It’s safe to say at this point in its run Uncanny X-Men has established its characters pretty well. We know how frosty Emma Frost can be and we also know how volatile Illyana is. However, that doesn’t mean these characters can’t be refined, fleshed out, or generally made more interesting in some way. After all, a lot of time in Uncanny X-Men has been spent on adventures, so only so much space has been given to let us get to know these characters. In issue 15 the adventuring takes a back seat and the result is an issue that is more entertaining for its exploration of inter-character tension than any action can provide.
The tension between the characters is created by some long-standing storylines that have gone unaddressed for some time now. Chief among these is the animosity that exists between the Stepford Sisters and Jean Grey. There’s a simmering feud that’s existed between these two parties for awhile now and in the Battle of the Atom event the two even exchanged some psychic battle blows. It’s no wonder then that they have some unresolved issues.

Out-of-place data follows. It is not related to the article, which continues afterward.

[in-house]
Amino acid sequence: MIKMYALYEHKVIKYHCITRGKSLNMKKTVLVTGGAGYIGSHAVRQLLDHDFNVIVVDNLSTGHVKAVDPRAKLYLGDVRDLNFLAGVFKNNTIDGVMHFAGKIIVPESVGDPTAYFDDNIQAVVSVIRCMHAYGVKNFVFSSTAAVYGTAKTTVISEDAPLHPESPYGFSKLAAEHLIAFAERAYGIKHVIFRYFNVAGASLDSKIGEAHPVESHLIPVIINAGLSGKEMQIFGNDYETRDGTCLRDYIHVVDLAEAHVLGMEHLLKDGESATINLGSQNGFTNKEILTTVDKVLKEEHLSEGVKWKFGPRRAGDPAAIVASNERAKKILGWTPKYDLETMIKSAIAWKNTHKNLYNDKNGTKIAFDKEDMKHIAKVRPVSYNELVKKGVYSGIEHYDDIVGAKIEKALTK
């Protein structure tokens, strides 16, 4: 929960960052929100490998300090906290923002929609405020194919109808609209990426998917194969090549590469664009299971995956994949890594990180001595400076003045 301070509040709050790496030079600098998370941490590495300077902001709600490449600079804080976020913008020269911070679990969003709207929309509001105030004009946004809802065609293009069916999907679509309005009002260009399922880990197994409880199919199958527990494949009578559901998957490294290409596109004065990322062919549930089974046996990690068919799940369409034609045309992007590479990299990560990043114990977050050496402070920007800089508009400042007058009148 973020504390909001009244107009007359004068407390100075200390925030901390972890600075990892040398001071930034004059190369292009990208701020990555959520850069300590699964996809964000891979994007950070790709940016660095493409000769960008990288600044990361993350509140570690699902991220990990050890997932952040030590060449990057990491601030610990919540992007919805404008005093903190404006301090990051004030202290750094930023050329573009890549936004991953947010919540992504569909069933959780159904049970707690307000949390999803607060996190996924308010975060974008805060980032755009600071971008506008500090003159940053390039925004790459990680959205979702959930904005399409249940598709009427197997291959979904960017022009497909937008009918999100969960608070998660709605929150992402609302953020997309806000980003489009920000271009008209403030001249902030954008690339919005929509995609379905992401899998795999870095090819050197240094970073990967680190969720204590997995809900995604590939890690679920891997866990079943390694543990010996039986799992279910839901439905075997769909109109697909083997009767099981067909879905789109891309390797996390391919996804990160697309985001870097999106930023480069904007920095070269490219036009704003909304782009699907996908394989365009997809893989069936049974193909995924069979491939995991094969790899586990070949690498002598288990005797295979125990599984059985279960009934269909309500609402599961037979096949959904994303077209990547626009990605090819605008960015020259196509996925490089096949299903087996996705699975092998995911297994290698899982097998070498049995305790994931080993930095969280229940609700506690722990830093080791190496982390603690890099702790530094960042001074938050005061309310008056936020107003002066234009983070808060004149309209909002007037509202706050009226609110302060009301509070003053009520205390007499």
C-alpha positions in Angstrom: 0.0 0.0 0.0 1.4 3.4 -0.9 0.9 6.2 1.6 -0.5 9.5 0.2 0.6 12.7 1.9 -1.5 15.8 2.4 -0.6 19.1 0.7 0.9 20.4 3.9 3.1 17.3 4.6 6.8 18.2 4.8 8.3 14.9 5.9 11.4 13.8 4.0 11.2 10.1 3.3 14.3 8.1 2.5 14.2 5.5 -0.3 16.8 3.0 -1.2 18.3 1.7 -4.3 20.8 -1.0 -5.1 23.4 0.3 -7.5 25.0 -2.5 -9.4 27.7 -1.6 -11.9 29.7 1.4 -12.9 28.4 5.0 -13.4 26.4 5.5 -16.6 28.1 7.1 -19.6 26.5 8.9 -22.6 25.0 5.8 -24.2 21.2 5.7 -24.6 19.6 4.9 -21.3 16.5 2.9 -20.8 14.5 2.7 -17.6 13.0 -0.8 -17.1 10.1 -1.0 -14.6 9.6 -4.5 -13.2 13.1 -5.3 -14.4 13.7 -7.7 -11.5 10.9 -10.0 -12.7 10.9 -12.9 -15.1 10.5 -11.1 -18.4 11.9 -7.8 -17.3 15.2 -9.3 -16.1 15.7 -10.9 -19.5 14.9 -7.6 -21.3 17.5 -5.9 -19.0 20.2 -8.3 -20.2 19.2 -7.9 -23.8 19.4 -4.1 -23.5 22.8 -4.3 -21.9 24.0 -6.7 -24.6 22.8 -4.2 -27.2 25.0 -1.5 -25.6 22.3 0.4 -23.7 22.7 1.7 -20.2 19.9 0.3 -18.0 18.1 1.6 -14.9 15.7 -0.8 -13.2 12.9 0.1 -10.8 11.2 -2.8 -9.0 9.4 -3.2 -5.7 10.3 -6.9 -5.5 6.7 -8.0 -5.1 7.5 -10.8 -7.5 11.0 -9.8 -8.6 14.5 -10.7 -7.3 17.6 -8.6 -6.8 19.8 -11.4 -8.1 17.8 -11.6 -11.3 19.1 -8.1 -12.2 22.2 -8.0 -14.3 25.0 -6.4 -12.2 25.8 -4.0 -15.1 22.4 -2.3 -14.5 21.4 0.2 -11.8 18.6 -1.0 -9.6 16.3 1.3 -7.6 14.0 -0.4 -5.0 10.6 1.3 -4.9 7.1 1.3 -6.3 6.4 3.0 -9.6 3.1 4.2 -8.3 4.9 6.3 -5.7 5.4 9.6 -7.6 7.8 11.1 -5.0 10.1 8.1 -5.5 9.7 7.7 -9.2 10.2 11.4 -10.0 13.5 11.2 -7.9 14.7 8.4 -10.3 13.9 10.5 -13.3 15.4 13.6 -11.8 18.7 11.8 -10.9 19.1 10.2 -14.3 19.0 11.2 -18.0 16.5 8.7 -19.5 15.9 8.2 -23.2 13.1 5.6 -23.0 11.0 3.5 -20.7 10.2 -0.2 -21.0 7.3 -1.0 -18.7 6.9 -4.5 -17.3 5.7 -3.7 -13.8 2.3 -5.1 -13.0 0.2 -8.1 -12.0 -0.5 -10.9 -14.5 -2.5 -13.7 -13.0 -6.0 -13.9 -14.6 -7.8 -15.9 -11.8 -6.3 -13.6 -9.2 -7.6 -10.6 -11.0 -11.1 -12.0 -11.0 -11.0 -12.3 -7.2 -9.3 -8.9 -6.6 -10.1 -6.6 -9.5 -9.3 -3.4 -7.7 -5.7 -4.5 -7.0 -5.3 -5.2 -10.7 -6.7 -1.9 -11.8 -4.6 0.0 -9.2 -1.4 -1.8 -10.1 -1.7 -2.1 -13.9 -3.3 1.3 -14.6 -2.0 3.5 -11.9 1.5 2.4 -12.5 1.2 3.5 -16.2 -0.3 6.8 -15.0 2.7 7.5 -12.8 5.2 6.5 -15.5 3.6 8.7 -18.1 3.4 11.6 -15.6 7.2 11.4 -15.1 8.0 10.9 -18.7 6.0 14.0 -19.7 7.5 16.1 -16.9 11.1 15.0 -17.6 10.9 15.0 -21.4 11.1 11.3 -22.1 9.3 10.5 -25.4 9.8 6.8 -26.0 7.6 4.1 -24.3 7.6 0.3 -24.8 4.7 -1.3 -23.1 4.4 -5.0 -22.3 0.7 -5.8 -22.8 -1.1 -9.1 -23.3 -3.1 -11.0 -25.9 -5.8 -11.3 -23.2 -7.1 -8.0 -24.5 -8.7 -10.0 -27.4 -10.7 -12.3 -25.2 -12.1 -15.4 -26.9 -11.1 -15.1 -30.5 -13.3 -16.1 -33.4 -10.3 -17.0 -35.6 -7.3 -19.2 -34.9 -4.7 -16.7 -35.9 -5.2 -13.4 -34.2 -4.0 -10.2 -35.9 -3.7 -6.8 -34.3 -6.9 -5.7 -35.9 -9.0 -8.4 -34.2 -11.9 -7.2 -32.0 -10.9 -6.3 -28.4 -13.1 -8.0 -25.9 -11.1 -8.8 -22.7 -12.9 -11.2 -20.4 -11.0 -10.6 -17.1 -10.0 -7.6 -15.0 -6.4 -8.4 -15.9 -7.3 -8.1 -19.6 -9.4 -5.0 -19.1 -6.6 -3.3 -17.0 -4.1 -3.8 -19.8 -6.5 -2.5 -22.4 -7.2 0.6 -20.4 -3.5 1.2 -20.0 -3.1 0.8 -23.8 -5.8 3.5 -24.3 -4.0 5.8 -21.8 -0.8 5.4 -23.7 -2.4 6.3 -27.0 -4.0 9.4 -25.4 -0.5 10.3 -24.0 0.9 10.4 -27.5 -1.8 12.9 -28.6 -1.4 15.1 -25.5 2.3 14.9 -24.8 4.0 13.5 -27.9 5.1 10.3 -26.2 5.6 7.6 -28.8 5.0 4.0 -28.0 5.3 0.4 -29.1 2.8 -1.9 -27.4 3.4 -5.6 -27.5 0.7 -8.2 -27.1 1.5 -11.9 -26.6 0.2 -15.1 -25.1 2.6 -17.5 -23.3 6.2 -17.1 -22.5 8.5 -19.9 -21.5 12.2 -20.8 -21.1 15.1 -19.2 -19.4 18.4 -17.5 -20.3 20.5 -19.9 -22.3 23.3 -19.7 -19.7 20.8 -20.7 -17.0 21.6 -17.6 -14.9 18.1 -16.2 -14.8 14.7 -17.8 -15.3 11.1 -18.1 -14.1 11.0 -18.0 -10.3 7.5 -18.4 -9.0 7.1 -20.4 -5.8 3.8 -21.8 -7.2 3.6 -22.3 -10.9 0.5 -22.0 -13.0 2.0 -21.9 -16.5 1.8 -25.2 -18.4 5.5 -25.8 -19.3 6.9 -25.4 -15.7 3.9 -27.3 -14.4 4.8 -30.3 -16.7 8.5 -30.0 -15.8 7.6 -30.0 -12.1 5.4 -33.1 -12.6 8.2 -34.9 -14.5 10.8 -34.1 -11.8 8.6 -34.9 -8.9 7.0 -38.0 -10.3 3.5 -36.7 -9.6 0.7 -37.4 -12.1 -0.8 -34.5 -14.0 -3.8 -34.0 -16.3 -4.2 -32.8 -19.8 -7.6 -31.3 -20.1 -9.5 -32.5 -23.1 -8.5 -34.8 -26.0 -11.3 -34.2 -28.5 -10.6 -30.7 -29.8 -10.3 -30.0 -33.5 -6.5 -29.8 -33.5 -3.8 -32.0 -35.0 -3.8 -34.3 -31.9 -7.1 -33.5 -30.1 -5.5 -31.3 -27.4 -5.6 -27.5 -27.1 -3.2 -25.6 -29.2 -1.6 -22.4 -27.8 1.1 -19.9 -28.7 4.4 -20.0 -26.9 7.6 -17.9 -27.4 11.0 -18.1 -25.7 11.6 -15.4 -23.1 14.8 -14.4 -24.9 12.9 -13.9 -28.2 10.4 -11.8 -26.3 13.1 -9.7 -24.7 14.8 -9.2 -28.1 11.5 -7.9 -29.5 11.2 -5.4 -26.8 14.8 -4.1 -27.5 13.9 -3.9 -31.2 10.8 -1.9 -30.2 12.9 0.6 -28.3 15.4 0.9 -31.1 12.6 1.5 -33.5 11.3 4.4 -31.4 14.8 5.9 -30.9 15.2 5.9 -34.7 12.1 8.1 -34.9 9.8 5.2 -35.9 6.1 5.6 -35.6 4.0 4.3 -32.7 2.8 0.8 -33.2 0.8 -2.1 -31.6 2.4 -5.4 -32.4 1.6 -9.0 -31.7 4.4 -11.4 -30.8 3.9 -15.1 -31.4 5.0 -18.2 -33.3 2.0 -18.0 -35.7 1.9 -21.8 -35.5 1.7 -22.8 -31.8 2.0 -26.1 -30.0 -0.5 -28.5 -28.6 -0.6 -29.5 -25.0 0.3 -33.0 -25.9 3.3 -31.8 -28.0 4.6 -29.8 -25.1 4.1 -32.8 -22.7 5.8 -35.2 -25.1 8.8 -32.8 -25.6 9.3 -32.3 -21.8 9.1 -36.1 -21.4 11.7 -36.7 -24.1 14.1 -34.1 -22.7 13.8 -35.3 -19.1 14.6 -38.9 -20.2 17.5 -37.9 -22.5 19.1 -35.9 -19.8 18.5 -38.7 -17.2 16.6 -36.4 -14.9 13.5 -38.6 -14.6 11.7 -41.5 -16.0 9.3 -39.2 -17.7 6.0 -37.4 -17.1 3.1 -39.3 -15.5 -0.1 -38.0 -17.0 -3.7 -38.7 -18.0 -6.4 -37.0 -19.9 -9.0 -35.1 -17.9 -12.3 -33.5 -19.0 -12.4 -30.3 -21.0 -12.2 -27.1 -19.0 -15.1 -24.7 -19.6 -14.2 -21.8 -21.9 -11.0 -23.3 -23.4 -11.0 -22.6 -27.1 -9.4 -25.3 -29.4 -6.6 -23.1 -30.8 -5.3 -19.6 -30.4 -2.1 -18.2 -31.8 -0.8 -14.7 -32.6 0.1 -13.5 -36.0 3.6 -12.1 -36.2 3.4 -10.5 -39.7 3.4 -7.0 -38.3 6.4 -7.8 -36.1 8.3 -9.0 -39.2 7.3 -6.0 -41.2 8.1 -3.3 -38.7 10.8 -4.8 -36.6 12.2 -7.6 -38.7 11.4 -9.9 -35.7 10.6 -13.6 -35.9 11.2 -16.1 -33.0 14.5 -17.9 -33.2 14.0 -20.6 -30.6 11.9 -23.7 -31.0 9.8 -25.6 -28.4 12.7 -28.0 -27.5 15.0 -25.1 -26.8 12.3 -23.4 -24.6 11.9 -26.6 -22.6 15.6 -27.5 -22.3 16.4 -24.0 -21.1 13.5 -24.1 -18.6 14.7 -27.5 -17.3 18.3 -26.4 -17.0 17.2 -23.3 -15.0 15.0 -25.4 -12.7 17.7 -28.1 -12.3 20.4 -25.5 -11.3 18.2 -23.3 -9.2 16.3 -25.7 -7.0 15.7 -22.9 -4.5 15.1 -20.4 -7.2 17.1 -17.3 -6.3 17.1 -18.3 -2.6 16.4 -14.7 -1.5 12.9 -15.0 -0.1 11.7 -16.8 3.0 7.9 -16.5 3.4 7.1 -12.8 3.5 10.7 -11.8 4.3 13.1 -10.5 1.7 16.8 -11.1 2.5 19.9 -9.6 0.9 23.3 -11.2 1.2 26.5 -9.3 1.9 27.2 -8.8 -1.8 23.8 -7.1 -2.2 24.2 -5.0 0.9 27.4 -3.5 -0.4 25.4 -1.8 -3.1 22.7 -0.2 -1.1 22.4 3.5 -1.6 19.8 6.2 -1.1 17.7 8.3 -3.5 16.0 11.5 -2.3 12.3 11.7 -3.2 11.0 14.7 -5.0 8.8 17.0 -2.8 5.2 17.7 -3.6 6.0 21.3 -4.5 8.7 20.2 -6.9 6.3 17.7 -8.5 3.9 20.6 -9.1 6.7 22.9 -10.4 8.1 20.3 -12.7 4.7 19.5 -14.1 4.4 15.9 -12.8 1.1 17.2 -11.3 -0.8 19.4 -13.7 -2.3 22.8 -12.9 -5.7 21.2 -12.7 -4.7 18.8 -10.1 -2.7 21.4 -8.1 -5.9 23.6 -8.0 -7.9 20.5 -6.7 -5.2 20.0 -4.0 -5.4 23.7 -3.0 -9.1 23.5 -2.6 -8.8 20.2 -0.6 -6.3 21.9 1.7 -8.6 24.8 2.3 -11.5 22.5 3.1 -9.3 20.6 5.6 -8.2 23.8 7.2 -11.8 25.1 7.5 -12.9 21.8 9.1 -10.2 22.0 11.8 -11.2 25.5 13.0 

Everyone has been in this situation before. When hanging out with a large group of people, it’s only natural that some people will dislike others — not everyone can be friends. Of course this is the X-Men we’re talking about, so their reasons for disliking each other have to do with time travel and other such things that normal humans seldom deal with. Regardless of the source, the tension between characters is fascinating because one of the hallmarks of the X-Men is that they function as a team. If they can’t, they basically cease to be the X-Men and then become free agent mutants, no longer organized or hero-like. Thus it’s important for them to get along and work together. If they can’t do that, then a huge part of their identity is lost.